Pittsburgh non-profit photographer

Get into the scene

Things I learned long ago. Get in close, put the viewer in the scene. It's a small frame, use every millimeter, edge to edge. 

Working with Landesberg Design on an annual report for The Pittsburgh Foundation this was a dance class. It was pretty "free form," which is another way of saying it was crazy. Kids were everywhere doing their thing. I just tried to stay in the middle of it all and key in on a few of the more expressive dancers. Everything came together in this frame, edge to edge. The moment I pressed the shutter, I could feel the gentle hand on my shoulder from my old professor, Joseph Costa. I knew that one would make him proud.

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Mother and child

When I was just beginning this journey, a mentor told me, photograph the feeling, not the face. I’ve tried to stay true to that advice ever since. 

On assignment for Mercy Hospital, a social worker and I was visiting the home of a teenage mother. As she sat on the couch with her baby, she glanced out the window at that moment the child looked up at his mother. You can’t script moments like this. All you can do is be ready, and be present. Something like this happens in a blink. Everything comes together at once. One frame and it’s gone. But that one frame has the feeling.

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A Widelux for Andy

In the world of film, I think I’ve shot, and owned, just about every possible modern camera format manufactured. I’ve had 2x3 (35mm); 4x4; 6x6; 6x7; 6x9; 6x12; 6x17; 4x5 and 8x10. I never tried 11x14 or the giant Polaroid, but still, not bad. 

Of all of the cameras I’ve owned, the one I enjoyed the most is the swing lens Widelux with its 2x6 format. The camera has limited shutter speeds, no focus and is super quirky to use, but once you get into a rhythm, it can be sublime. To produce full-frame images with this camera, with a subject and related information corner to corner, takes a near Zen ability to visualize because when you push the shutter release, the lens travels along a curved track to expose the film. Unlike other cameras being instantaneous, there is a time lag between the left and right sides of the image capture. Visualization is critical.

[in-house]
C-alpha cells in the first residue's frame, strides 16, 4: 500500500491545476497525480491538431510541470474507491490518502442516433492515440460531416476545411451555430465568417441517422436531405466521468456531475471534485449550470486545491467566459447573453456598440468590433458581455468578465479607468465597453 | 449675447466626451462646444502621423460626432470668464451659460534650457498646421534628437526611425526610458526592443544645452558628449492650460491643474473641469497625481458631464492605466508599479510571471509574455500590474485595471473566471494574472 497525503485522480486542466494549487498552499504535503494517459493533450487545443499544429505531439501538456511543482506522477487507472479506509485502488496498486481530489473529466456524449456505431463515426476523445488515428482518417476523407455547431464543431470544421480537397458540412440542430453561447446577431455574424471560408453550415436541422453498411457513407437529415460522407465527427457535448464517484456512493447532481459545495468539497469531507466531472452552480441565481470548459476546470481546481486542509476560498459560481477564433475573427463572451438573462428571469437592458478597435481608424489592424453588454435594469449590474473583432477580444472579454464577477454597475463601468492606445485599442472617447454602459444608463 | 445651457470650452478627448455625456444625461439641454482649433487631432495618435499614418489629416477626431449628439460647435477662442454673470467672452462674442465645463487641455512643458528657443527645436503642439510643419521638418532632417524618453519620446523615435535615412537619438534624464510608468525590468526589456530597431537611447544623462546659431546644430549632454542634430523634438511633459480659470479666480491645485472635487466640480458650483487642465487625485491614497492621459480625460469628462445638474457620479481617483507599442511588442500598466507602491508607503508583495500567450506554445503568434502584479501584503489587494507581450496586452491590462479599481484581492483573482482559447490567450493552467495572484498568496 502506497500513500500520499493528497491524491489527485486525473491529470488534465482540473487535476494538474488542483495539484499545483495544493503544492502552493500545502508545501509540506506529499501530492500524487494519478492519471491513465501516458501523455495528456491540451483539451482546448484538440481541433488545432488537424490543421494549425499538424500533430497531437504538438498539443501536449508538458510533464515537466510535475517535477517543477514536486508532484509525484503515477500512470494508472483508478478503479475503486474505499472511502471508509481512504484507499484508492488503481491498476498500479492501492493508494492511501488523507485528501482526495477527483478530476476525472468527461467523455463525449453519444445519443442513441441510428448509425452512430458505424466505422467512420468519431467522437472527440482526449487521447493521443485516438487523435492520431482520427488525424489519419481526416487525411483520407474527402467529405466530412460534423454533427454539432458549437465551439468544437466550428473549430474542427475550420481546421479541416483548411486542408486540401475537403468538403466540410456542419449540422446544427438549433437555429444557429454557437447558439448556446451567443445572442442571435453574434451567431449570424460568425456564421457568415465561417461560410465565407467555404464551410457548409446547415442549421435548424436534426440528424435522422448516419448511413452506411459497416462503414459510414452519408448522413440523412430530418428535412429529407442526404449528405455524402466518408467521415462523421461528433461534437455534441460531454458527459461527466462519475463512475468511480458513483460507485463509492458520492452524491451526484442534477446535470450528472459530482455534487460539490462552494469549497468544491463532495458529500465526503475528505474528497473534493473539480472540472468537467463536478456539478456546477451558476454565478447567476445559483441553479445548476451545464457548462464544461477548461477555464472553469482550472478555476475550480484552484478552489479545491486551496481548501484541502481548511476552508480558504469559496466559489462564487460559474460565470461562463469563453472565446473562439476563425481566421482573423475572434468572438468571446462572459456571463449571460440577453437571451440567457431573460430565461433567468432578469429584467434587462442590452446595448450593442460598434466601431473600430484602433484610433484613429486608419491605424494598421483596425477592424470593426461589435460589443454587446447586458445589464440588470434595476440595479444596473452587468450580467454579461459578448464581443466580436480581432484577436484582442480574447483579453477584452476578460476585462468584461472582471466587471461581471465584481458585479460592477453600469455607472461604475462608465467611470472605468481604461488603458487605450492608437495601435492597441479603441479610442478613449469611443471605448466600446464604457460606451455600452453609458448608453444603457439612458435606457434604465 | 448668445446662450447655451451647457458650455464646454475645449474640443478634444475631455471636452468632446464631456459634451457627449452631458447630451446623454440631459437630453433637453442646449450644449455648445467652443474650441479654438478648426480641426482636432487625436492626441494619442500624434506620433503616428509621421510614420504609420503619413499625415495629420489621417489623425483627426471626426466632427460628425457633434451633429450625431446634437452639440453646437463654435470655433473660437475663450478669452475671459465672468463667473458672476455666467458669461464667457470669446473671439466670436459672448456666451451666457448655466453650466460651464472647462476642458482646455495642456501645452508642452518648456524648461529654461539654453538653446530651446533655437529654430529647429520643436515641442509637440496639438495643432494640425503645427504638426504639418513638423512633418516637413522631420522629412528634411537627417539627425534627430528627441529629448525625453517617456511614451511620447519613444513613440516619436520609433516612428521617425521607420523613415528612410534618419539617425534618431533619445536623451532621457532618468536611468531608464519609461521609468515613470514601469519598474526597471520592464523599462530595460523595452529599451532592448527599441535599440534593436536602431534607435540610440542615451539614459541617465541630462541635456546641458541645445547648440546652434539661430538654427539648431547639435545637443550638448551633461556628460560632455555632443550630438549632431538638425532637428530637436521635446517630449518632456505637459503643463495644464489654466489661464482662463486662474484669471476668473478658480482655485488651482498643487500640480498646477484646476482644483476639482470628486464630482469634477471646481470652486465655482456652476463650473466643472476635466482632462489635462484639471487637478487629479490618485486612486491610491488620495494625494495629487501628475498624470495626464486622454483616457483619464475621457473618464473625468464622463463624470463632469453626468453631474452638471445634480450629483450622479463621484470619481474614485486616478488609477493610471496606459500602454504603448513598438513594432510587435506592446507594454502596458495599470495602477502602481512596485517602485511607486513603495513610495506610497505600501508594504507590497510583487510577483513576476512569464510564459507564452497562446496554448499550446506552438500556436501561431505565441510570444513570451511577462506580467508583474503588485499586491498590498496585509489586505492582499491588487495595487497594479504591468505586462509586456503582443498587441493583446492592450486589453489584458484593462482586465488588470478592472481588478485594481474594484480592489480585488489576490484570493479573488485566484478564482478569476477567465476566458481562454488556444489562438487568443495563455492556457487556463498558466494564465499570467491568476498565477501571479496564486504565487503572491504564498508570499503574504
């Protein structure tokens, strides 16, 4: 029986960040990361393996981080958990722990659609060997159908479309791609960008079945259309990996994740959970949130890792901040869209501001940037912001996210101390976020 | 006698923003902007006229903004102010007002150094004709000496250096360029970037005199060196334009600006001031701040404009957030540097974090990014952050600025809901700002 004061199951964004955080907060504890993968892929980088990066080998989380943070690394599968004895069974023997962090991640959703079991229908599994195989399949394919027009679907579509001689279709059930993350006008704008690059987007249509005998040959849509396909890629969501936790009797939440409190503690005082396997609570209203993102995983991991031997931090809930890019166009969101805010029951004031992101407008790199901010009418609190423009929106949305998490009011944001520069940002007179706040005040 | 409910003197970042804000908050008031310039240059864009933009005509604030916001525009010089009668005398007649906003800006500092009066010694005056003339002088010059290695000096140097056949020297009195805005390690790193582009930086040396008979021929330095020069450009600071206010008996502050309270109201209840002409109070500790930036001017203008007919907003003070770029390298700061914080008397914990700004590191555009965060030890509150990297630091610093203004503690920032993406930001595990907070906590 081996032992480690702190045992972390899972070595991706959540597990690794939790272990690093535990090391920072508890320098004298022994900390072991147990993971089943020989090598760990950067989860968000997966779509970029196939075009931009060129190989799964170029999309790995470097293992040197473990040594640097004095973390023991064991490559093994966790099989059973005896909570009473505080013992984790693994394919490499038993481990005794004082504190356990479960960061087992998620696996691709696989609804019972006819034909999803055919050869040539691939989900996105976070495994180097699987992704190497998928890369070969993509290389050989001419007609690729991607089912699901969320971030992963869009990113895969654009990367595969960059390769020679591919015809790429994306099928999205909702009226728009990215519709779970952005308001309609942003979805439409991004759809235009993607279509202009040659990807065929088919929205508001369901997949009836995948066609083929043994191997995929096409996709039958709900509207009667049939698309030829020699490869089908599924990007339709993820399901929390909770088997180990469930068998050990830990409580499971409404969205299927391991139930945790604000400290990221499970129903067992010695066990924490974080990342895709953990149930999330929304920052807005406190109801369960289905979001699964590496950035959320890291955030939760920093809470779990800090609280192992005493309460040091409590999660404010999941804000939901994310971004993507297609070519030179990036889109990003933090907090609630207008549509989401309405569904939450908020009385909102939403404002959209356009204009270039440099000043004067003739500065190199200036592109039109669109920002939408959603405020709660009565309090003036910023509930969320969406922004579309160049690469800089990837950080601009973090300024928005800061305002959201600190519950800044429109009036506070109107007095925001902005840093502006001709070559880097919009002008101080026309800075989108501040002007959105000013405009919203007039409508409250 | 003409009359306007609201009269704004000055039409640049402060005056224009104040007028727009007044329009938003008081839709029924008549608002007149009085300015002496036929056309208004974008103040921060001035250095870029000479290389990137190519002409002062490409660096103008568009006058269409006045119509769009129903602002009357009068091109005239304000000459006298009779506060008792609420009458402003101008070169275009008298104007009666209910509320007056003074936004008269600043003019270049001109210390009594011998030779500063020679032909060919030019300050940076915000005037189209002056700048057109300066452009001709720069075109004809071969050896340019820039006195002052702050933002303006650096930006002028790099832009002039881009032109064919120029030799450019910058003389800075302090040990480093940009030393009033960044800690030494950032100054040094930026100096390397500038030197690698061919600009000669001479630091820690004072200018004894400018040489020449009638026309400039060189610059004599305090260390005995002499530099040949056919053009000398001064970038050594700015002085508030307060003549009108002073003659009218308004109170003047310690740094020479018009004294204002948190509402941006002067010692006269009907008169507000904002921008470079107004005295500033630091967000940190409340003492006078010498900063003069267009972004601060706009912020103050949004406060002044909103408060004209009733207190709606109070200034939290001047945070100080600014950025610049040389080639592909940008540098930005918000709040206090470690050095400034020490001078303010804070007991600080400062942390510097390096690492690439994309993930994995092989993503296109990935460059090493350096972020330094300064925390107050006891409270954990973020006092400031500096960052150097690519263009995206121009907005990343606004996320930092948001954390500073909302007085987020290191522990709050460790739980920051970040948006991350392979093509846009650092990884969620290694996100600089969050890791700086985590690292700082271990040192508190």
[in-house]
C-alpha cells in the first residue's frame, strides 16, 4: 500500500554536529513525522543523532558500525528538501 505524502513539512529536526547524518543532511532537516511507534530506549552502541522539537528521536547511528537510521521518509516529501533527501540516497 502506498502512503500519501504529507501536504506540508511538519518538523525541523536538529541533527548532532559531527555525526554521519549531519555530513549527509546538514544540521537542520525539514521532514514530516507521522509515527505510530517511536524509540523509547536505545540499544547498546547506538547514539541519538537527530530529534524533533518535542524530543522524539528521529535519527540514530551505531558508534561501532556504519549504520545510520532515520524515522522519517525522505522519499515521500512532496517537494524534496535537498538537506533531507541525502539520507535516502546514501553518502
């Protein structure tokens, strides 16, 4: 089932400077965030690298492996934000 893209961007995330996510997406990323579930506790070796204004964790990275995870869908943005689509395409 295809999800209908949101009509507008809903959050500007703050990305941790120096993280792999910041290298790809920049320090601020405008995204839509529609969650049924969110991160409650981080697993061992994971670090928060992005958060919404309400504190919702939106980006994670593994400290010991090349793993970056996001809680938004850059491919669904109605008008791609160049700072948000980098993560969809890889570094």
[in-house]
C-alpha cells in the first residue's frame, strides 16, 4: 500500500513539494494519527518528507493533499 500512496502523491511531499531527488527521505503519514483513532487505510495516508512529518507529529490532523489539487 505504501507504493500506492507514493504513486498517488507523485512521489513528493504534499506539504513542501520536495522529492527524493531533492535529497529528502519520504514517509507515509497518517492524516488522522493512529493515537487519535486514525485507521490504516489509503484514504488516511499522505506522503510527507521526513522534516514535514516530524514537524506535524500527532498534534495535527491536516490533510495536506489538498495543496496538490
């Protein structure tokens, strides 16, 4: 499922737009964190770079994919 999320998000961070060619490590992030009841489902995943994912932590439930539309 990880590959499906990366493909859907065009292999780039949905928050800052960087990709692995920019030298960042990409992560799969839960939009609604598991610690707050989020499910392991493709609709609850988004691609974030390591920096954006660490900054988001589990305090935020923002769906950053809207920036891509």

It would be logical to assume, given the peculiar nature of this device, most practitioners would use it for fine art photography. And it’s probably right, at least to some extent, but never underestimate the mind of a photographer. In my time using the Widelux, I produced images for annual reports, portraiture, weddings and documentary projects. 

The photos here are from one commissioned project – the 1994 opening of the Andy Warhol Museum. I was one of five photographers (two local, three national) hired by the museum to document the weekend activities. It was nearly seventy-two hours of non-stop picture opportunities. Fireworks, street fairs, black tie gala, clowns, celebrities, and of course, everything Andy. I decided to cover the opening, at least partially, with a Widelux because of the grand nature of both event and image produced by the camera. It just seemed to fit. It was also different, much like Andy. 

 

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